A while back, I wrote a long article about server design. To this day, it seems to get a steady stream of hits, often showing up in log summaries right behind my platypus pictures and the Lord of the Rings personality test (don’t ask). Now I’d like to dive a little deeper and talk about actual coding. Here are some survival tips that I’ve picked up here and there. They’re not especially innovative or anything, but you’d be amazed how many otherwise-smart people cause themselves unnecessary pain by forgetting them. There’s also a little bit of an emphasis on writing code that doesn’t just work once, but keeps working for the long term, even after some inferior programmer has messed with it and then it’s out in the field where you’re forced to debug without the full suite of programming tools available.

Log Properly

One of the most critical debugging tools for code outside of the lab is a decent logging facility. Three particular properties are important:

  • It must have a minimal impact on performance, so it doesn’t hide timing-related problems.
  • It must be shared across all modules in the system, or at least on one node if your system happens to be distributed. This implies both thread safety and consistent timestamps; events must appear in the log in exactly the same order that they actually occurred.
  • It must allow run-time filtering of what gets logged. Debug on/off is not sufficient, and neither are debug levels. To avoid the twin evils of insufficient information and information overload, the person looking at a problem must be able to fine-tune the logging to at least the module level. This can be achieved by maintaining a simple bitmask of what’s being logged, one bit per module or logging point within a module.

Some systems provide pretty good logging facilities already; believe it or not, AIX is particularly good in this regard. Use what’s there if it has the necessary features. If not, it’s pretty easy to write one yourself – even for kernel use. Circular buffers are good, but make sure they’re large enough to capture a decent amount of activity.

Don’t Abuse the Stack

The most obvious reason for not abusing the stack is because your code might run in stack-limited environments, such as an OS kernel or embedded system. However, I do realize that some of the people reading this might be stuck writing wimpy user-level general-purpose-OS code (that’s a joke, son) so that’s not the real reason I advise against keeping lots of state on the stack. The real reason is that keeping too much state on the stack is just harder to debug. Crawling the stack can be error-prone even for a debugger (if you happen to have one handy when that nasty bug hits), and you can still get stuck trying to piece together what happened from state splattered across half a dozen stack frames. Yech. Most state belongs in standalone objects or structures. If you’re handling some kind of request, put all state for that request in a neat little bundle, not in arguments everywhere. Every module or function that’s involved in processing the request is then guaranteed to know everything they need to know, and you won’t have to go back time after time to add a new parameter through three levels of function calls so the one at the end can make a correct decision. This approach also makes it easier to look at dumps, either the raw-memory kind or the formatted dump-routine kind, and sooner or later that’s all you’ll have to look at while a customer – or your boss – is breathing down your neck.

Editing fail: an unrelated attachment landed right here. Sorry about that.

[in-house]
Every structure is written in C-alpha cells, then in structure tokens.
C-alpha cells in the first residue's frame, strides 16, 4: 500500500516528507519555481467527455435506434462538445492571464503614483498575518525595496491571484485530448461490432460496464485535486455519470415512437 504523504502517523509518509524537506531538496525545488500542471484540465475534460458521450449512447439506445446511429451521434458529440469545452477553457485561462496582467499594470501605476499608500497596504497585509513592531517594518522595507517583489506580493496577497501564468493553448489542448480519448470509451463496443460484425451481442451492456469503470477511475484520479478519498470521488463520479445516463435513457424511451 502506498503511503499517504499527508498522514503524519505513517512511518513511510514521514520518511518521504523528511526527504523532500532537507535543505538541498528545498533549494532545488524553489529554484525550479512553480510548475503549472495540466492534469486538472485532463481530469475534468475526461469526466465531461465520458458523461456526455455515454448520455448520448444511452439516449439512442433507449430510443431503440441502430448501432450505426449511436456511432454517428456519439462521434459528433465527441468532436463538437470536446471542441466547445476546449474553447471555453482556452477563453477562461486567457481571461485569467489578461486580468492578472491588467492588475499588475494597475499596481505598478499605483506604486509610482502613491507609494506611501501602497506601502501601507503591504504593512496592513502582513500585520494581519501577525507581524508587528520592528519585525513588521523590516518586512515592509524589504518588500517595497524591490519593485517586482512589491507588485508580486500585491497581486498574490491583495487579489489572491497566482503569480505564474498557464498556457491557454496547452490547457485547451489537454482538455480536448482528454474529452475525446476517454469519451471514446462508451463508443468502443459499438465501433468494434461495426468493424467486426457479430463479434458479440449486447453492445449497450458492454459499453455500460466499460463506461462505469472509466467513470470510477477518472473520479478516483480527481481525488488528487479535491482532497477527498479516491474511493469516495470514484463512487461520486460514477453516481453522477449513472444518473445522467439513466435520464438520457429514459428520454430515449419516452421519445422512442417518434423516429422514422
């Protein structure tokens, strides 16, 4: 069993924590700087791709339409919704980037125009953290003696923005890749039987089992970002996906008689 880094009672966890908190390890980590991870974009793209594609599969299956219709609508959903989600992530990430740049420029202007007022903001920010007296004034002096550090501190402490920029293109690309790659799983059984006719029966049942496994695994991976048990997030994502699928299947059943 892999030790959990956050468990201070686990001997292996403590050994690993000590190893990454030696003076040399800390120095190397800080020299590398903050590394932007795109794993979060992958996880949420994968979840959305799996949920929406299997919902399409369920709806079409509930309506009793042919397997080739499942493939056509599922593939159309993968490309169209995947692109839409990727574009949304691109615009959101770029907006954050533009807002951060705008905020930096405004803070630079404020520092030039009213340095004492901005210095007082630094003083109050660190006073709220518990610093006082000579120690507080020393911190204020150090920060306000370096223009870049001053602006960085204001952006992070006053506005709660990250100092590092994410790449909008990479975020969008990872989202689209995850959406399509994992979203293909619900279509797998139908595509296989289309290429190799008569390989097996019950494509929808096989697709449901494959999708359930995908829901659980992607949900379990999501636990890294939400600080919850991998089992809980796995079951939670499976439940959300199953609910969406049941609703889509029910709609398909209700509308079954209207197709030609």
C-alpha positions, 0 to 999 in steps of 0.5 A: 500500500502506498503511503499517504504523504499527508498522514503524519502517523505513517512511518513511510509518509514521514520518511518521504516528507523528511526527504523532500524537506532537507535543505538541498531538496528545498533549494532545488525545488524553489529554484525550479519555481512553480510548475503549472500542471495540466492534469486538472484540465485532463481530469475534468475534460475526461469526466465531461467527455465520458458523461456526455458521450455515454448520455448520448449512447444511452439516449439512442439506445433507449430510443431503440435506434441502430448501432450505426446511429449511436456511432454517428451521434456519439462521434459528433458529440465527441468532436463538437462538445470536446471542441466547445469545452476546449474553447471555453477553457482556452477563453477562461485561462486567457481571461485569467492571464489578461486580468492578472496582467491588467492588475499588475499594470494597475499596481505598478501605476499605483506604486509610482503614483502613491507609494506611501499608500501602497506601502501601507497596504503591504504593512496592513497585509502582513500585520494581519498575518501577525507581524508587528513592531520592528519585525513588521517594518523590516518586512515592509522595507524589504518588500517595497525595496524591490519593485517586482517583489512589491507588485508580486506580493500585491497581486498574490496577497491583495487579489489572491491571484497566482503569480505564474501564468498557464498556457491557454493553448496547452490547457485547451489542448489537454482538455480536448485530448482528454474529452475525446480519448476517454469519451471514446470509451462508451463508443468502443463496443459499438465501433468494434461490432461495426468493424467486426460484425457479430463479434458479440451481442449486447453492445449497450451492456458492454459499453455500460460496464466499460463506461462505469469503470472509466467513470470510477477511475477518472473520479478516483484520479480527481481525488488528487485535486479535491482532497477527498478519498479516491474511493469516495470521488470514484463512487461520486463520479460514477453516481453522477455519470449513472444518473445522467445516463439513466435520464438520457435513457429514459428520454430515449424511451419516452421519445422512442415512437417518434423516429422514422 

Explicit state can be overdone. It’s often associated with a state-machine approach, which has a great deal to recommend it, but it can be a real pain to write loops without using local variables as indices (for example). There’s a definite judgement call involved, but it’s usually best to err on the side of putting/passing state in structures instead of using arguments and local variables everywhere. It’s usually more efficient, too.

Exercisers and Shims

We all know we’re supposed to keep modules separate, right? Right? Good. What’s less universally understood is that writing the code for the module itself is only half the job of producing a quality module that you or your other team members can use with confidence. If you think of a module as having an “upper” interface through which others call it, plus one or more “lower” interfaces through which it calls others, the other half of the job is writing an exerciser for the top half and shims for the bottom half to simulate other modules. I usually write the exerciser as a Python extension module, with Python objects corresponding to objects within the module, so I have the full benefit of Python’s data and control structures when I’m writing unit-test scripts or poking at things manually. Yes, that applies even to code that’s supposed to run in the kernel; it ultimately takes less time to write the exerciser than would otherwise be spent in that compile-debug-reboot cycle familiar to us all. In this particular case the shims have to include somewhat-accurate equivalents for the kernel functions that don’t exist at user level, and that can be tedious, but there’s no such thing as a free lunch. It helps you appreciate and understand your dependencies, at any rate, and that’s often helpful.

If you structure everything right, so that all the proper exercisers and shims exist for your modules, you should be able to test any contiguous subset of modules in your system without having to run the rest. This makes putting everything together – and actually having it work – a breeze compared to the common approach of testing everything by itself and then throwing the whole lot in one big blender. There’s also nothing wrong with having exercisers talk to shims, e.g. for error injection. The net result is a faster debug cycle, more complete test coverage, and less pain when other people find bugs in your code.